Learning how to tie shoelaces is one of those little things in life that seem easy to other children but to our dyspraxic kids it’s a huge challenge. But never fear, there are more ways to deal with this problem than you probably think.
We’ll take a look at five different ways to teach shoe tying that are very accessible to kids who are fine motor-skills challenged, and how we can get around the problem until they nail it. Because they will! It will take them longer than others, but they will be able to do it.
So let’s learn how to tie laces like a ninja!
The Super-Cool Way
This seems to be the easiest way to teach a child to tie their laces–my daughter is almost there with this method after only a few attempts 🙂 . There are no complicated instructions; it’s just a question of practice and remembering each small step. Go take a look!
The Ninja Method
This cheeky little method just sneaked its way into the article as a new way to tie laces. Well, it’s new to me. So new that I haven’t tried it yet so I can’t comment on how effective it is, but my goodness it looks soooo much easier.
It basically involves tying up the laces backward and ending up with two loops that you simply pull to tighten and then cross through each other, twist and pull again. I really can’t wait to try it.
The Old-Fashioned Way – But Using Colour and Knots as Clues
This shoetying method is broken down into easy steps, and requires you, as the teacher, to do a bit of preparation. So you can either colour in or mark dots on one side of the lace, and make a knot on the other side. I like the idea that there are recognisable visual clues–great for dyspraxic kids.
Her presentation is best for younger kids, but I love her enthusiasm. She also recognises that as soon as the child gets fidgety that it’s enough of a lesson for the day, and that no child is going to learn how to tie shoelaces in one lesson.
The 1-Second Method–Also Very Cool
I saw this same method a few times on different videos and it looked way too complicated when it was broken down. However, I think this video is the best one at showing it simply. There’s no way I’m doing it in 1 second though!
If you choose this method, then try telling your dyspraxia kid that when the fingers come together it’s like ducks kissing. It’s the little things that help them remember 🙂
I haven’t tried this shoetying method with my little one yet as she’s getting on well with the first video, but it’s another classic way to do it. On the face of it, it looks easier than the traditional way, but hey, my mind doesn’t work in the same way that a dyspraxic child’s does.
It requires tying a half knot to begin, making a loop from each lace (so they look like bunny ears), and then tying the loops together.
- You don’t need any added hurdles when learning how to tie shoelaces, so start with just one shoe that your child isn’t wearing. You can then position it wherever is comfortable for your child.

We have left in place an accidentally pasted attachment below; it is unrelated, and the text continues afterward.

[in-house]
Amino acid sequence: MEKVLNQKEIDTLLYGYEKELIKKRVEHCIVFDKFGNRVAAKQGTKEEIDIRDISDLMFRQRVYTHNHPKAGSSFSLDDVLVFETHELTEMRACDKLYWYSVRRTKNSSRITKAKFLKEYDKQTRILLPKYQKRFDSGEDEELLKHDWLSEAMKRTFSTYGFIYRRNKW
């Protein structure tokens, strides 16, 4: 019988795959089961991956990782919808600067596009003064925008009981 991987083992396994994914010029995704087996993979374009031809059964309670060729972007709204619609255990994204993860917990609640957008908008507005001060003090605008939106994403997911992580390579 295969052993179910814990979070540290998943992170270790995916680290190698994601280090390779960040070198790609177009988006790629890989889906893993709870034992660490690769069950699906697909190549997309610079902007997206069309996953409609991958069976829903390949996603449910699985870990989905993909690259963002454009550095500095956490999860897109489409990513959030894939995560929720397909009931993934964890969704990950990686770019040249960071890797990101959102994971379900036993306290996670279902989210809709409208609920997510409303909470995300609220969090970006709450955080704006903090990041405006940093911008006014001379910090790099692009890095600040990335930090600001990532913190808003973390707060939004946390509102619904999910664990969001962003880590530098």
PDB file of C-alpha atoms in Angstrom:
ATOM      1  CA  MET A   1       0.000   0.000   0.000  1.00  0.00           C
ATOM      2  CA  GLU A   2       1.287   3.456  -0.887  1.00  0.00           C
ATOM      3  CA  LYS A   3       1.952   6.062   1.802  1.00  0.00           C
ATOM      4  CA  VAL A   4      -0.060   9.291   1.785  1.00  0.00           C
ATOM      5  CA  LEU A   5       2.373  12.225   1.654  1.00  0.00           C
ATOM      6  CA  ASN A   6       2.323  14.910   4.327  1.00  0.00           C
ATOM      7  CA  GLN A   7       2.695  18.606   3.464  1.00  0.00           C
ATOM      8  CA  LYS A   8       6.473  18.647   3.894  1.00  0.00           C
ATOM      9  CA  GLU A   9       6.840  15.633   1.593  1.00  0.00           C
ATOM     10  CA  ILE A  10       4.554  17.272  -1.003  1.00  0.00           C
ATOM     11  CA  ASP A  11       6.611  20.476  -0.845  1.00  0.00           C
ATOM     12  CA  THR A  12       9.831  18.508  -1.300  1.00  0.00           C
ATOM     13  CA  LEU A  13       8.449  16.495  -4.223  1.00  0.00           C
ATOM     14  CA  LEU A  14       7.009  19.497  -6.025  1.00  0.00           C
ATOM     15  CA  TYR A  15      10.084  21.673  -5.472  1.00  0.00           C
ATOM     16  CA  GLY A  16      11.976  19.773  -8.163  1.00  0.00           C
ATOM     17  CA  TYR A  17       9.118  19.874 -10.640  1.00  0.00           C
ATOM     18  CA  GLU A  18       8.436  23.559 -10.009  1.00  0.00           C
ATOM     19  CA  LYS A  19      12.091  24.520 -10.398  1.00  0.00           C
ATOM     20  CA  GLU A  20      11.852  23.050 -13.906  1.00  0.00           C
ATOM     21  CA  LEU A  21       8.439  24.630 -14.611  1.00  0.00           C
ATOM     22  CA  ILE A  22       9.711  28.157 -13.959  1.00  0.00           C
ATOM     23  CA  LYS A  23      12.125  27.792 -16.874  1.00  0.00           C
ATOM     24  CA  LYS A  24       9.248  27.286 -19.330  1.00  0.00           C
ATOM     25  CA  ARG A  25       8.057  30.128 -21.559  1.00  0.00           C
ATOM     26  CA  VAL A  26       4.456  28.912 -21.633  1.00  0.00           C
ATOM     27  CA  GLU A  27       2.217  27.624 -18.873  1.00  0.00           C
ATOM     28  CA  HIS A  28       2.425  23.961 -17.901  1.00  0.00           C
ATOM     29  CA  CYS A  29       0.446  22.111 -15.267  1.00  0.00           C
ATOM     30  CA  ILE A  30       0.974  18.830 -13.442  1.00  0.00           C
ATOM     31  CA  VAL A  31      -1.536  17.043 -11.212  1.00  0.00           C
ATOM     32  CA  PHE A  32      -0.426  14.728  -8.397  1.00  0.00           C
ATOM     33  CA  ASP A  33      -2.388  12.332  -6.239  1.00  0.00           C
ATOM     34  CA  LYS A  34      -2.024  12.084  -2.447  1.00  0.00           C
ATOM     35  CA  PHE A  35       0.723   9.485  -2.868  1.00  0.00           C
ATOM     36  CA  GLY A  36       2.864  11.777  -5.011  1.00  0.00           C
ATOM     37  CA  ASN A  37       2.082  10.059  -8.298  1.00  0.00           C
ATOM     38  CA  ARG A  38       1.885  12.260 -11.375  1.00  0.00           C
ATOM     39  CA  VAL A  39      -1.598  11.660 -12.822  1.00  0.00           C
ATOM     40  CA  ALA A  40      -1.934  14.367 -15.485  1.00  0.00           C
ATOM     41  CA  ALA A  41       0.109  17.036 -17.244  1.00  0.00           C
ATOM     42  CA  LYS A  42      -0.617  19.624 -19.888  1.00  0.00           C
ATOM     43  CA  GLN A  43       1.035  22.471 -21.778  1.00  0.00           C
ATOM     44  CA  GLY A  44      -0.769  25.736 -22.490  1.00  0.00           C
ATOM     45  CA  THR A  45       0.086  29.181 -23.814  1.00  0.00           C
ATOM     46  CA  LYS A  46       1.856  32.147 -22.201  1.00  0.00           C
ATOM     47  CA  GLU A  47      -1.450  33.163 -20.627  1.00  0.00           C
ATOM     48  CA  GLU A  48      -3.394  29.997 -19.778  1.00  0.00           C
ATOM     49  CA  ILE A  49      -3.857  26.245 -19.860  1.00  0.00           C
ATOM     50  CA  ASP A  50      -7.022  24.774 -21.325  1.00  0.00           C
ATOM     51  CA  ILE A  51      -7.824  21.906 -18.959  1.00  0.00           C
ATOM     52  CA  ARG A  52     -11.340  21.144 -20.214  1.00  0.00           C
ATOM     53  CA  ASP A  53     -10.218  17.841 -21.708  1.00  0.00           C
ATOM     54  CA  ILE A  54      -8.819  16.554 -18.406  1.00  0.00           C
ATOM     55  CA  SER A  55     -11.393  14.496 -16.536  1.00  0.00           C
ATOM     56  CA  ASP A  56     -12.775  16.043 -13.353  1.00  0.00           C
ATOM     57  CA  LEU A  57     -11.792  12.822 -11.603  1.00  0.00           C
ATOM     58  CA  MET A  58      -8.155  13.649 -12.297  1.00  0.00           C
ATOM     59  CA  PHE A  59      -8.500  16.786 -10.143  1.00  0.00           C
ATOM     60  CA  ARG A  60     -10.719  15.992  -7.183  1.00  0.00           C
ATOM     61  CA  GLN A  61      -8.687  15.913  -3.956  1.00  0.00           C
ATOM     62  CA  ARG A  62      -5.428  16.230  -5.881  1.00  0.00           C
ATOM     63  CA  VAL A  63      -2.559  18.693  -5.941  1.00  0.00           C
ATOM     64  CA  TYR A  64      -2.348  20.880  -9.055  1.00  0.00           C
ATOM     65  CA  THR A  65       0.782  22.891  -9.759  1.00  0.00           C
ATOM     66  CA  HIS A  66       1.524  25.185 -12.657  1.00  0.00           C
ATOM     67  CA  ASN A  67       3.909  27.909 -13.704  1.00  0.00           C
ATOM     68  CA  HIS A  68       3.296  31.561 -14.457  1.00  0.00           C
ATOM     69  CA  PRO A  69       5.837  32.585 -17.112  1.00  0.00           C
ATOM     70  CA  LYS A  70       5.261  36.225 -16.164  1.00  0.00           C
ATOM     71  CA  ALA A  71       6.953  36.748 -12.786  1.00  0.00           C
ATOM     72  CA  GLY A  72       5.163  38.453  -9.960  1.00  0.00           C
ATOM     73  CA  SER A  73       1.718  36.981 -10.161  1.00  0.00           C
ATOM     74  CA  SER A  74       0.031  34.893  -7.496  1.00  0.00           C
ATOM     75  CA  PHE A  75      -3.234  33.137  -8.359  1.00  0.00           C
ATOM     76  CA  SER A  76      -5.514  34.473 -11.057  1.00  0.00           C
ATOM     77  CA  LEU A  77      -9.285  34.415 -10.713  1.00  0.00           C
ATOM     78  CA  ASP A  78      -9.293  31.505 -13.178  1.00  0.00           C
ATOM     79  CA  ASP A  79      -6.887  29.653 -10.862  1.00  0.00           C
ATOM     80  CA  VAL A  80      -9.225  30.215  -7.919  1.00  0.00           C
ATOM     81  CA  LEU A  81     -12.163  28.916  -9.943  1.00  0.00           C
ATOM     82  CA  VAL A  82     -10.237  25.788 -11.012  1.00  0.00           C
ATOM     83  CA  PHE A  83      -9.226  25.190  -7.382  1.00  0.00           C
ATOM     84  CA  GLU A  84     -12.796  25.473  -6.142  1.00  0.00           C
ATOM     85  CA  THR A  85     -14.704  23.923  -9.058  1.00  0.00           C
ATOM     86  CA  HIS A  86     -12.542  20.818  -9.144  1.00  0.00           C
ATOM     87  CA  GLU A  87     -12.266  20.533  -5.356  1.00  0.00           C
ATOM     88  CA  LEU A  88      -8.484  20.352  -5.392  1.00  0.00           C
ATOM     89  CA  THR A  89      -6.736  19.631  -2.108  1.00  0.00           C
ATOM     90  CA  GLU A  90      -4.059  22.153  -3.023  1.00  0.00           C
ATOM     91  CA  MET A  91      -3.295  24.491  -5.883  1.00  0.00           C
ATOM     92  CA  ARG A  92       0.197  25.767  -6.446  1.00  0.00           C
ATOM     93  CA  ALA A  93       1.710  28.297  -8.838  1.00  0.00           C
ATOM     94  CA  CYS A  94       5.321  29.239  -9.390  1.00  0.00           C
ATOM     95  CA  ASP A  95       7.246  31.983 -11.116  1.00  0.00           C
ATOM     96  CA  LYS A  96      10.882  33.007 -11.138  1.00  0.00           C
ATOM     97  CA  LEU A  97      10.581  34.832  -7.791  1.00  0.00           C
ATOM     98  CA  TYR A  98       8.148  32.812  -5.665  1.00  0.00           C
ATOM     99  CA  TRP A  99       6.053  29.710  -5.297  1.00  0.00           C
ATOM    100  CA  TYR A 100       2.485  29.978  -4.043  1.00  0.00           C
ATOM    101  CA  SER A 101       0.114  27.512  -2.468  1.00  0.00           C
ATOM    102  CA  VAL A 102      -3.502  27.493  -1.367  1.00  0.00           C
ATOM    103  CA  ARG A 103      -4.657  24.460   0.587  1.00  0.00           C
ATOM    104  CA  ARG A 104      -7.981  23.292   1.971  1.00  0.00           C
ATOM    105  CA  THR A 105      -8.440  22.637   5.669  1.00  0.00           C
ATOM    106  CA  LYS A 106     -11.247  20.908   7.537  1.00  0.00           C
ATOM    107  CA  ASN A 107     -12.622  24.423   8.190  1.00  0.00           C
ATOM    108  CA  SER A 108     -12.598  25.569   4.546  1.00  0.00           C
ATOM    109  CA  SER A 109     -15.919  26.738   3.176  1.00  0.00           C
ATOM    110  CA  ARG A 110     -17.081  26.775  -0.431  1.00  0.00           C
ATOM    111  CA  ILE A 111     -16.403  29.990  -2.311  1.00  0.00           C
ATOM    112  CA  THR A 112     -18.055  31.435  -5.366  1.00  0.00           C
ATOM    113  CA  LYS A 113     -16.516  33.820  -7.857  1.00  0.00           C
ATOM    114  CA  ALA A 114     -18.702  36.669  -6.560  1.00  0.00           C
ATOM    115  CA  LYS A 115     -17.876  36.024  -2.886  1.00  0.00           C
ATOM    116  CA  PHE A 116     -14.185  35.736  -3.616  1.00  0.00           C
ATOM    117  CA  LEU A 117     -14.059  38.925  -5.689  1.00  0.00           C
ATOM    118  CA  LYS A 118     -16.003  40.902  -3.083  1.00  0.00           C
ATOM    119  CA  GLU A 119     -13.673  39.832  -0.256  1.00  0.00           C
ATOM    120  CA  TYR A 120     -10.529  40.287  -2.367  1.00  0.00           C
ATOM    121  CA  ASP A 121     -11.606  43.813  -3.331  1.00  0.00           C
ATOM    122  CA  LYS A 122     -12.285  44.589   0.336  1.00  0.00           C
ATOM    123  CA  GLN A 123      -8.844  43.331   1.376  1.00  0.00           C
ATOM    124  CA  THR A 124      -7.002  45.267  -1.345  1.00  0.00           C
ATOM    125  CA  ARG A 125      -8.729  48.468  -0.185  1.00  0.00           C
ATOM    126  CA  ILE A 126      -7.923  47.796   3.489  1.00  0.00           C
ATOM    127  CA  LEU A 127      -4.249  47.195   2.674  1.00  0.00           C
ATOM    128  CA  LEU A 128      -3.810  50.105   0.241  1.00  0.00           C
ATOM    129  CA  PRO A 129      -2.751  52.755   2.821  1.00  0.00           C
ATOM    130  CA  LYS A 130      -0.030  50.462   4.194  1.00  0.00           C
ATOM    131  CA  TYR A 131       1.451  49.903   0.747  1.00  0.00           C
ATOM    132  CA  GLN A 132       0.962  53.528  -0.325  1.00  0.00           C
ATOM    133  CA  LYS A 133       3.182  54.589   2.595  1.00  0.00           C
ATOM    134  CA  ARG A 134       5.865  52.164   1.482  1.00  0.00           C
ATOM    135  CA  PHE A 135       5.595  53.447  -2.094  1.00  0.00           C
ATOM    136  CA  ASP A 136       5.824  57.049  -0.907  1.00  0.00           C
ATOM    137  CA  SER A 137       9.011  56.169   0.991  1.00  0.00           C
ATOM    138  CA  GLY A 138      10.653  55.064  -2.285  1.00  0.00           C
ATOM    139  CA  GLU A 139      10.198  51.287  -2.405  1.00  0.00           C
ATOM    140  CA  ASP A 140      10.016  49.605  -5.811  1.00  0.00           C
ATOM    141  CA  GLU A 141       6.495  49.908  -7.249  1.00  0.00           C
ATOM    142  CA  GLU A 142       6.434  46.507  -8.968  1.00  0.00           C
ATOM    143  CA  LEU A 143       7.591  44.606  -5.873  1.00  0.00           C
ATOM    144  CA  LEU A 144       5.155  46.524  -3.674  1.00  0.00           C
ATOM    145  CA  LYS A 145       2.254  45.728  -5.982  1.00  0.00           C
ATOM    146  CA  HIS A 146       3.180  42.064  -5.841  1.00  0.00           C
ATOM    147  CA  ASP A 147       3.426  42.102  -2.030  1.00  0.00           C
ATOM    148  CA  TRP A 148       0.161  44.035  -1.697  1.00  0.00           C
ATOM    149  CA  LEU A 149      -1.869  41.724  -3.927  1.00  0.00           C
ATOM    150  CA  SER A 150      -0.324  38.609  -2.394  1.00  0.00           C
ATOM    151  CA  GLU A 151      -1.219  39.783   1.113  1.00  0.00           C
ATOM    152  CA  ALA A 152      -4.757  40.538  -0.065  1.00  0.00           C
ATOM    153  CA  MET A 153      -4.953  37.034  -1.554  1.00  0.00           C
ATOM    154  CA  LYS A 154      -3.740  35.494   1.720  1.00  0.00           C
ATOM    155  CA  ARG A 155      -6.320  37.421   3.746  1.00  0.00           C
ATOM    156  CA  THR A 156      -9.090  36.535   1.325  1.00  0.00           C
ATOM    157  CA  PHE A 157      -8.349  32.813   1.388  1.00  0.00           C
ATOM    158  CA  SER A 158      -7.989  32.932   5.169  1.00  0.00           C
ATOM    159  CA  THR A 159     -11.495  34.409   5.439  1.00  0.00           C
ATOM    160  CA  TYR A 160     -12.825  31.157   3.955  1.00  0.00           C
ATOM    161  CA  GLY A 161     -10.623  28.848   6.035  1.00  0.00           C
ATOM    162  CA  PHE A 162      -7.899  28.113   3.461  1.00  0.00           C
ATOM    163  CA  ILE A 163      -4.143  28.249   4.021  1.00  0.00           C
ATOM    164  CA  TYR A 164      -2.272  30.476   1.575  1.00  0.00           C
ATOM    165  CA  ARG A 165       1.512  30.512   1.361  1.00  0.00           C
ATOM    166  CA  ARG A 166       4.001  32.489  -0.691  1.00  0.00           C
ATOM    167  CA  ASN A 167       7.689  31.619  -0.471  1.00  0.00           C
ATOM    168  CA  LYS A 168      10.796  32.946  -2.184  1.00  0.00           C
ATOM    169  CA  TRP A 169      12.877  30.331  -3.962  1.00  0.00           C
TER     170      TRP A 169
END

- You can try and make the whole shoelace-tying lesson more fun by using some props. We use the Melissa & Doug wooden shoe for our practising, as it’s a bit more robust for practising and you don’t have to worry about nasties on the bottom of shoes getting germs onto the carpet or your kids hands.
- You don’t need to buy extra stuff though. You can draw the outline of a shoe onto a piece of card, use a hole punch to recreate the eyelets on a shoe, and use a spare shoe lace threaded through the card. This is a nice portable idea that doesn’t take up much room too–always a bonus! There is a nice shoe-tying card download that you can find here.
- I’ve also heard that using pipecleaners to practice with (in the shoes instead of laces) is a good idea. The pipecleaners stay in place much better so it cuts down on frustration while your kids practice.
Other Shoe-Tying Options – Getting Around the Problem
So what happens if your little/big guys still aren’t getting it? Don’t panic. You are not alone.
Once your child’s feet get bigger, it’s likely that finding shoes and trainers that do up with velcro is going to become increasingly difficult. And learning to tie their shoes isn’t going to happen overnight, so what do you do?
The two best options I’ve found are:
- Elastic lock laces
- Coil self-tying shoe laces
You can buy these from Amazon, but a lot of sports shops stock this type of lace too. We have these in a pair of my daughter’s trainers.
She finds the shoes difficult to get on sometimes, as the elastic is so strong so it’s hard to pull the tongue down or get much room to squeeze the foot in. She initially struggled with having enough strength to press the ‘unlock’ button, but after a few months she’s getting the hang of it.
Self-Tying Coil Laces
We used these when my daughter went on a school residential trip. They were really hard for me to thread and push through the holes, as the laces are quite thick, but they were walking boots so the holes were quite wide anyway. I had to use pliers in the end :/
But, although Mummy found them challenging to initially fit, little one now uses them very easily. You really just need to pull them on both sides until they are tight enough, and the coil shape keeps them in place.
So don’t despair! There are plenty of ways your child can learn how to tie shoelaces, and if they can’t do it yet then so what. Dyspraxics can always find sneaky ways around the problem. Good luck 🙂